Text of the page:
With the potential for unrestricted information flow protected by cryptography established, the government has no choice but to act. The government has a few tools for containment: export restrictions, common carrier laws, data retention laws, and court compelled testimony and evidence. These provide a strong non-technological method of breaking today's public cryptosystems that experts like to classify as ``rubber hose cryptography.'' So called, because a rubber hose can be a brutal tool to break people behind the system without needing to break the system itself.
Curiously, cryptosystems have been classified as weapons, and are subject to ITAR (International Trafficking in Arms Regulations). This fact has led to the production of t-shirts with cryptosystems written on them, creating the ironic realization that such t-shirts are in fact considered weapons. Despite attempts to show the ridiculous nature of such a classification, these restrictions have proved an effective tool. By branding cryptosystems as weapons, the US government controls the strength of exported cryptosystems. As a consequence, rather than develop multiple versions of a product, companies often develop products with only weak encryption that can be marketed both inside and outside the US. Some companies with large resources such as IBM attempt to sidestep the issue by developing the cryptographic products outside the US and then importing rather than exporting it.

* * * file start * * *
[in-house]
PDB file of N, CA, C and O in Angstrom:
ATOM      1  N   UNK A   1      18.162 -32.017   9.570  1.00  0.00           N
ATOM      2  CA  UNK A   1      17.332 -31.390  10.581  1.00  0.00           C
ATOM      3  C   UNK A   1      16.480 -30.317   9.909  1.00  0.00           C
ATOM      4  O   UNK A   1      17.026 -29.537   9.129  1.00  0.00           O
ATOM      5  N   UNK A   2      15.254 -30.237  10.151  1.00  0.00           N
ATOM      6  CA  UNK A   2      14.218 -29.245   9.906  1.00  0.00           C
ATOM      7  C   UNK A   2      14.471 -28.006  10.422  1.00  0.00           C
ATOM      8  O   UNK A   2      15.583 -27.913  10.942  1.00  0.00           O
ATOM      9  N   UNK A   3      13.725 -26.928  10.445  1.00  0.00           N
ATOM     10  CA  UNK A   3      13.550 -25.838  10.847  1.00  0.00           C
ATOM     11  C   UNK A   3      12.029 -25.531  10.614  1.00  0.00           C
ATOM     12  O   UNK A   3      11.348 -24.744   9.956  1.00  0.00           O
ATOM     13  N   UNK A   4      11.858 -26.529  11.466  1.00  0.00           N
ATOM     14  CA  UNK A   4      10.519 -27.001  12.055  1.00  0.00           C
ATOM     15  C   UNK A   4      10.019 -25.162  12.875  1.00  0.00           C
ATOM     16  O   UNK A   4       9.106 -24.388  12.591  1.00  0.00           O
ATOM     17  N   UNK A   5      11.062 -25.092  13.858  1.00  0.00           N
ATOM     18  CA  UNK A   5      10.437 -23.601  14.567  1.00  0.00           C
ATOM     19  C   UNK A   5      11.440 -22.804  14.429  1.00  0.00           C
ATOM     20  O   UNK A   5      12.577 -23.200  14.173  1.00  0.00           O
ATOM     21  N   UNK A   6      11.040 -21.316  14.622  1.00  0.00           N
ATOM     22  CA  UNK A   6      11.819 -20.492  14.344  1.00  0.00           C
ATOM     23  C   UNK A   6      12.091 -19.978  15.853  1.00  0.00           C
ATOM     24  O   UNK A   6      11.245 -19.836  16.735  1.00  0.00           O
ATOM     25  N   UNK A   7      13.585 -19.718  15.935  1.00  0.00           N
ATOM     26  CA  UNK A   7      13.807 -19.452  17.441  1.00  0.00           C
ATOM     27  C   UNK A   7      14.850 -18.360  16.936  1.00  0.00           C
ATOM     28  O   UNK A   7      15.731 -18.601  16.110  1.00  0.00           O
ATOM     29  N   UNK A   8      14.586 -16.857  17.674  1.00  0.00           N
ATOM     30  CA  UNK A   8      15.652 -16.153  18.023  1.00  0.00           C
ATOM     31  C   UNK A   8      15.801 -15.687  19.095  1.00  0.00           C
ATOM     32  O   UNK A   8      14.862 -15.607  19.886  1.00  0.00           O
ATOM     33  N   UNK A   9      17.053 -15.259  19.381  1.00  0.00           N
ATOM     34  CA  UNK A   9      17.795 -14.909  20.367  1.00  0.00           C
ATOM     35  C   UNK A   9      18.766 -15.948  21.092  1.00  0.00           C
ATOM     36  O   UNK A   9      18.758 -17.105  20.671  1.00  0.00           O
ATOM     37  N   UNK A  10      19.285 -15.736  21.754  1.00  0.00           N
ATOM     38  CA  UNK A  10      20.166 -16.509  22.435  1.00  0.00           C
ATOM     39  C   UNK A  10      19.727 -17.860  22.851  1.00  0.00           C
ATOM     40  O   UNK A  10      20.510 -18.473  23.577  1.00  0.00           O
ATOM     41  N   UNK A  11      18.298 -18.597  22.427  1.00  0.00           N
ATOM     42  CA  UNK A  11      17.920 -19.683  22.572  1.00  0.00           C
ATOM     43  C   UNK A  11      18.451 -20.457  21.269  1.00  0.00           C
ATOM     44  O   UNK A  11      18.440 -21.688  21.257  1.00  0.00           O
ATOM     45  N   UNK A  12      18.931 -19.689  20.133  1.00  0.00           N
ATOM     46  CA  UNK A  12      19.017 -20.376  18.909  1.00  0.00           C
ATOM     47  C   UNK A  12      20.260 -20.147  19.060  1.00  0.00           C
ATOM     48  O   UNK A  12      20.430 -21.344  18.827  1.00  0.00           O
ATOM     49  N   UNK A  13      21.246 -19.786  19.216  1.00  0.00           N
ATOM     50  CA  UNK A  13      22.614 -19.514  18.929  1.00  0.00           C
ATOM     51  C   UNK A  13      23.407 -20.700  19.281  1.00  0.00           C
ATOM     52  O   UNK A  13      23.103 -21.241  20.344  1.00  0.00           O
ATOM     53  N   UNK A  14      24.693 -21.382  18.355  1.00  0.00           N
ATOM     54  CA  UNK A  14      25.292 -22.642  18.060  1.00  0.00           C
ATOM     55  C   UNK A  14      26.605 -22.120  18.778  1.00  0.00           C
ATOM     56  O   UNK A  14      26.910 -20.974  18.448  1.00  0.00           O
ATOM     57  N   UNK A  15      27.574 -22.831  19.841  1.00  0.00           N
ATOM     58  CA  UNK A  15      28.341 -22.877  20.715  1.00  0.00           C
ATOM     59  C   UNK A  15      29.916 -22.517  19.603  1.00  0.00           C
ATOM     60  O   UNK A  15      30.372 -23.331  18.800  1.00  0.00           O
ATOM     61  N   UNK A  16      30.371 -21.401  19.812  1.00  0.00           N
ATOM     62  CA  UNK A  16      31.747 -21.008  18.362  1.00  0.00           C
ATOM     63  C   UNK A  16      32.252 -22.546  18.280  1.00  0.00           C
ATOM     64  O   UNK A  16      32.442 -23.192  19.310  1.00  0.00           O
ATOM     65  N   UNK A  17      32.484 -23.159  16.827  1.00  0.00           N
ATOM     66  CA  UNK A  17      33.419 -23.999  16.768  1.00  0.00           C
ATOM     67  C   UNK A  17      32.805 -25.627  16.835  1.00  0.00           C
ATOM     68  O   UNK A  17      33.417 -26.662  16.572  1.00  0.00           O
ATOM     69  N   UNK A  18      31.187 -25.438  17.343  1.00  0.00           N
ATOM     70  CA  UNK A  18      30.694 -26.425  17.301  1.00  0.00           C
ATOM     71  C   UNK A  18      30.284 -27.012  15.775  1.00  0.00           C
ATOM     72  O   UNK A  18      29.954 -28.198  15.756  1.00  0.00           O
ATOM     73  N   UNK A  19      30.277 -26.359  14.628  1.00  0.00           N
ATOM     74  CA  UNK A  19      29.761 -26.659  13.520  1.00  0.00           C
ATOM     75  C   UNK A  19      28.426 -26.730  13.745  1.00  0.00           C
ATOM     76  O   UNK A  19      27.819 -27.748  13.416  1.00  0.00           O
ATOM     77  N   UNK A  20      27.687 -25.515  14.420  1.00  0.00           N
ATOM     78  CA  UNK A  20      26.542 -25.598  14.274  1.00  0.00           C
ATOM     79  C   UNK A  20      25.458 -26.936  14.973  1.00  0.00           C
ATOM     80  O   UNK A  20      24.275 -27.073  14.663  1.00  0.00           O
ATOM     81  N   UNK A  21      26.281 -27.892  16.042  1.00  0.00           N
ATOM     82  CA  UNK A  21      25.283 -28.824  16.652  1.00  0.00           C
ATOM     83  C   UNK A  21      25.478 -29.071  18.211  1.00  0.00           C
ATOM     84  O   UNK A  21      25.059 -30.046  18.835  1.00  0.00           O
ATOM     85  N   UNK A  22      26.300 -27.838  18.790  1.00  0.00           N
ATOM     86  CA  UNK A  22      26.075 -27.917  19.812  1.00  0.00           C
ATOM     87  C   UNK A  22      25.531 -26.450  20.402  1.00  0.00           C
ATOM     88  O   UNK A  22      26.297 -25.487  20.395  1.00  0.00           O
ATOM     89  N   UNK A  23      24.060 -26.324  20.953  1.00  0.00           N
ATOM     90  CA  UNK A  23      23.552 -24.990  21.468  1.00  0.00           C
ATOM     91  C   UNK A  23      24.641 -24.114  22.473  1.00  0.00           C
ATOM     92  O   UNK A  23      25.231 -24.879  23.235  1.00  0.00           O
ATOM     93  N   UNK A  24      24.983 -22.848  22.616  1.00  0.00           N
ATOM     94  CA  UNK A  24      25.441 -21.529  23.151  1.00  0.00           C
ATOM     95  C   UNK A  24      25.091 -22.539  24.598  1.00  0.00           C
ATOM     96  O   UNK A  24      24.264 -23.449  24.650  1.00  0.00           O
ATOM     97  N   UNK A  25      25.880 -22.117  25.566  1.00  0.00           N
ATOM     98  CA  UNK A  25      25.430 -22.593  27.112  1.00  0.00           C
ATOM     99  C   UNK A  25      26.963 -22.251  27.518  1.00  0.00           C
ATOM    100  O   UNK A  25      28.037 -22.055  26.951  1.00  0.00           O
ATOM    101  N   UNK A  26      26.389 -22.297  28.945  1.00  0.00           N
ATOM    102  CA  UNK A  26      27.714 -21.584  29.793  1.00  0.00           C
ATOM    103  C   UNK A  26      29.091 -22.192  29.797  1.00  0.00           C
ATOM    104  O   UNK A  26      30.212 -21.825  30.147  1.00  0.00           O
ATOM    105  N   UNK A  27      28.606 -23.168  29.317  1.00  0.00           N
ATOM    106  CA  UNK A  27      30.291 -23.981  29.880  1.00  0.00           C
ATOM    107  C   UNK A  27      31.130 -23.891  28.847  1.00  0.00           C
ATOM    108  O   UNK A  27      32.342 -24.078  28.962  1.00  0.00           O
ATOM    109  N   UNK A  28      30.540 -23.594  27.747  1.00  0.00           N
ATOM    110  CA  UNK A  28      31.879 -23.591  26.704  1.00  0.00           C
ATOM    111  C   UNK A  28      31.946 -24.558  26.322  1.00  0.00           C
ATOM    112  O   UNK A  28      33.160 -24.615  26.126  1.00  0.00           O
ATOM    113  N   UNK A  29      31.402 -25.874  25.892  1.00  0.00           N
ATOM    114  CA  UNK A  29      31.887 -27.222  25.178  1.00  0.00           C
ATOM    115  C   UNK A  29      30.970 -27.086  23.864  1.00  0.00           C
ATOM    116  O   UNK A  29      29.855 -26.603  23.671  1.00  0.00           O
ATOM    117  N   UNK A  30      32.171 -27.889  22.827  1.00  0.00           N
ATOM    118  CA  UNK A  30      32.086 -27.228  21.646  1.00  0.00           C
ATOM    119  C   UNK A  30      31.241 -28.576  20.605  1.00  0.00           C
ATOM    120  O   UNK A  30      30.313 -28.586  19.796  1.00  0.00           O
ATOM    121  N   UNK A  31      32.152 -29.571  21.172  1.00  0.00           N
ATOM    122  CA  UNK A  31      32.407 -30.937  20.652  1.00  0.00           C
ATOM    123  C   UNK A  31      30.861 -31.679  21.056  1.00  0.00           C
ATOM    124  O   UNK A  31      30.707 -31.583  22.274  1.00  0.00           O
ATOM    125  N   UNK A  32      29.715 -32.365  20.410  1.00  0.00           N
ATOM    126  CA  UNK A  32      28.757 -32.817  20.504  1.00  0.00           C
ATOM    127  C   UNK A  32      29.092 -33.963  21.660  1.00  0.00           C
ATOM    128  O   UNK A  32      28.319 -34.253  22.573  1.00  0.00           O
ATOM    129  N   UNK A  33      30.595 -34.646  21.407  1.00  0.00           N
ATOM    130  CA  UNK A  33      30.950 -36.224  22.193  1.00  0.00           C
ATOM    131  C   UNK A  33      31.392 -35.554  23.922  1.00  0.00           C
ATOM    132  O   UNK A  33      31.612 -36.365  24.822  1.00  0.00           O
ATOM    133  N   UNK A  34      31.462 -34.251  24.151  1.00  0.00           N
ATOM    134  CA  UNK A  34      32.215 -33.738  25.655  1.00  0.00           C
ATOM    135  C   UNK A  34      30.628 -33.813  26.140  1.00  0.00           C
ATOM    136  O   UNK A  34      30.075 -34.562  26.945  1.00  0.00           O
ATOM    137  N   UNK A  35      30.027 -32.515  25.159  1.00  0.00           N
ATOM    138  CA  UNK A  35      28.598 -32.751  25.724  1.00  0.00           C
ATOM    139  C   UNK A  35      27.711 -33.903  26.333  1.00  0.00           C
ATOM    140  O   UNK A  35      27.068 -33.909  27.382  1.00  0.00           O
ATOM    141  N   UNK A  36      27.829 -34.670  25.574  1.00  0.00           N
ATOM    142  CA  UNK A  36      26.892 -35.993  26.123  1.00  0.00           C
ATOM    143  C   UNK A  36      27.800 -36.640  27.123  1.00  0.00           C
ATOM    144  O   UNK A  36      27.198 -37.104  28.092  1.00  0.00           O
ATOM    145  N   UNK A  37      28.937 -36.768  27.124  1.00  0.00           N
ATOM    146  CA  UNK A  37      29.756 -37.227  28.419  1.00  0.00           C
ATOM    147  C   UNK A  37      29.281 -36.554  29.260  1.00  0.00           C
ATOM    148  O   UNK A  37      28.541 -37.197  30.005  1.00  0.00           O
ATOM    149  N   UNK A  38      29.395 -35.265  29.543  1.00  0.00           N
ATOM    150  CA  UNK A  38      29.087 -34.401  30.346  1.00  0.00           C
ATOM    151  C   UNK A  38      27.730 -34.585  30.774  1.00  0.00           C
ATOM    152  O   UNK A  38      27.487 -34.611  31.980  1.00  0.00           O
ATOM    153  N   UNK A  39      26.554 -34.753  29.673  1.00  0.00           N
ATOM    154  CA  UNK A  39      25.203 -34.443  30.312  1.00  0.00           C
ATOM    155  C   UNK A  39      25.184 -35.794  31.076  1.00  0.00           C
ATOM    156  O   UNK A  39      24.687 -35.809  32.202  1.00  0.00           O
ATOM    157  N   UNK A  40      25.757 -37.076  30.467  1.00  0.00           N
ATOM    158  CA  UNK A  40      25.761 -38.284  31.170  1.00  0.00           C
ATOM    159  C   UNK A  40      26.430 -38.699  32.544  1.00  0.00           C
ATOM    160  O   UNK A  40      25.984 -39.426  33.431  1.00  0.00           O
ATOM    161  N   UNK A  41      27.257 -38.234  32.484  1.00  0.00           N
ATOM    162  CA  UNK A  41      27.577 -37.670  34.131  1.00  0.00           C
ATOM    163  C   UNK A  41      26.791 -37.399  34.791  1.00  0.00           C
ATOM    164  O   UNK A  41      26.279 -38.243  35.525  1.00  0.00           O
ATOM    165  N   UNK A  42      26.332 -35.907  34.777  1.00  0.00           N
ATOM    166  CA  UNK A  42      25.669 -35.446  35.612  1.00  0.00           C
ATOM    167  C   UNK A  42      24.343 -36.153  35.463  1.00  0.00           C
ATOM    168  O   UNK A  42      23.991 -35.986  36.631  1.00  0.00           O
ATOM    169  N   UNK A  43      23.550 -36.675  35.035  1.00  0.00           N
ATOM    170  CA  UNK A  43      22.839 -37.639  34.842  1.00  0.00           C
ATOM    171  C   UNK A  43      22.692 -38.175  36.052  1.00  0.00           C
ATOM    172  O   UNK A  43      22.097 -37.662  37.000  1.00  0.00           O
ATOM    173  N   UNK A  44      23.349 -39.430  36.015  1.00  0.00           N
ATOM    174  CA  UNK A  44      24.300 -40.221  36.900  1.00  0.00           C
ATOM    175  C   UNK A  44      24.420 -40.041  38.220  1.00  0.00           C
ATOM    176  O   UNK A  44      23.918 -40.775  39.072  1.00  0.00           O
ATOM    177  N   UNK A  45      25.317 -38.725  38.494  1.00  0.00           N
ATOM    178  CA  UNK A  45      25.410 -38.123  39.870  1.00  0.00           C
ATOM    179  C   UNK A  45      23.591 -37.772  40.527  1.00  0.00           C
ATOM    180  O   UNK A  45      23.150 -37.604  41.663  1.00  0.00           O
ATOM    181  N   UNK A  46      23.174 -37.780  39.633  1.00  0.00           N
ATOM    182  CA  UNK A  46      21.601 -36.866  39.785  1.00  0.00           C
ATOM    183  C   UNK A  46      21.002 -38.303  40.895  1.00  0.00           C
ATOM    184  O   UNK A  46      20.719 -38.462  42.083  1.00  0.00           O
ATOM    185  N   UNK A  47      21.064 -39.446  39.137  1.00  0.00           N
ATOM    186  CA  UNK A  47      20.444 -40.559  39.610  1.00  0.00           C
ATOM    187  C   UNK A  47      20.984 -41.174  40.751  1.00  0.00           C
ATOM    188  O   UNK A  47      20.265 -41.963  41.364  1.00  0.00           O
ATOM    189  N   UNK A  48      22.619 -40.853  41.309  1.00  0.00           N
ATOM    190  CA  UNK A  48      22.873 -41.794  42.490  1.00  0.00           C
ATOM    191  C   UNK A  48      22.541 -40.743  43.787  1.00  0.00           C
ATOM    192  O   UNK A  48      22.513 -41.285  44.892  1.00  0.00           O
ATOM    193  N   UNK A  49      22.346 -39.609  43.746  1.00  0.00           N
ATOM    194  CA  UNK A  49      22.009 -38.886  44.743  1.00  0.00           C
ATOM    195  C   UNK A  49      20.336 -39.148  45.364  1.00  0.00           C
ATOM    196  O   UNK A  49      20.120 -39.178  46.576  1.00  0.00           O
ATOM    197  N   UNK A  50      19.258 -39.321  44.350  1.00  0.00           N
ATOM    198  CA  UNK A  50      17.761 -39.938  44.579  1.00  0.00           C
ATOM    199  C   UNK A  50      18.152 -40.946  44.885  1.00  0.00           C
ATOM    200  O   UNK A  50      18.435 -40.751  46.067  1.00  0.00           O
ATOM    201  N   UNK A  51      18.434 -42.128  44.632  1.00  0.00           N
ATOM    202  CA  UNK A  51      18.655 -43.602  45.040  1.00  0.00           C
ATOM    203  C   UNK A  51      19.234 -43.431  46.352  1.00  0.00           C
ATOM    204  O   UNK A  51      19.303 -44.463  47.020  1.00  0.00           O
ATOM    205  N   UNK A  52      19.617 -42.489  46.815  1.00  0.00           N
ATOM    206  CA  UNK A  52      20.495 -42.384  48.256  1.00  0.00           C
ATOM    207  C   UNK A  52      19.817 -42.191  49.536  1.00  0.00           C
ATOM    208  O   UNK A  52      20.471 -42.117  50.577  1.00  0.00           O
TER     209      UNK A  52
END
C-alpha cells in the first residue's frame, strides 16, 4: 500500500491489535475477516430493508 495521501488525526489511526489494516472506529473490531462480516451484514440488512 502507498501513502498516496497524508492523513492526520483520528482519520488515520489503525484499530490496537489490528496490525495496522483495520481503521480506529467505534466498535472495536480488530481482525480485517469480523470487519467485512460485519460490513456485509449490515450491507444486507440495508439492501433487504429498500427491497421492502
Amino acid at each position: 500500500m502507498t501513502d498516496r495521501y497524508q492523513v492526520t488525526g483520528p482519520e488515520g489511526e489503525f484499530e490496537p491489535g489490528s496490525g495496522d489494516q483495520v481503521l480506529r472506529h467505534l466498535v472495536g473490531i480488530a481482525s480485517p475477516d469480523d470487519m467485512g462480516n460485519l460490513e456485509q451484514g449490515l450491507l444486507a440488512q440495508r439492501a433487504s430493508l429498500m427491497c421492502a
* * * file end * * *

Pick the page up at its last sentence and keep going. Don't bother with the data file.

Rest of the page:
Another set of laws is the common carrier laws. These laws protect ``common carriers'', or services that must accept all customers and cannot violate the customer's privacy, from liability for the customer's actions[4, Common Carrier]. Examples of common carriers include the mail system and the phone system. These laws would help anonymous cryptosystems, which similarly protect privacy and fail to discriminate their customers, however the prevailing notion is that in exchange for common carrier privileges, the service must also help the government. For instance, in the case of phone services, this help comes in the form of wiretapping ability. In the case of Internet Service Providers, detailed logs are required for immunity from liability.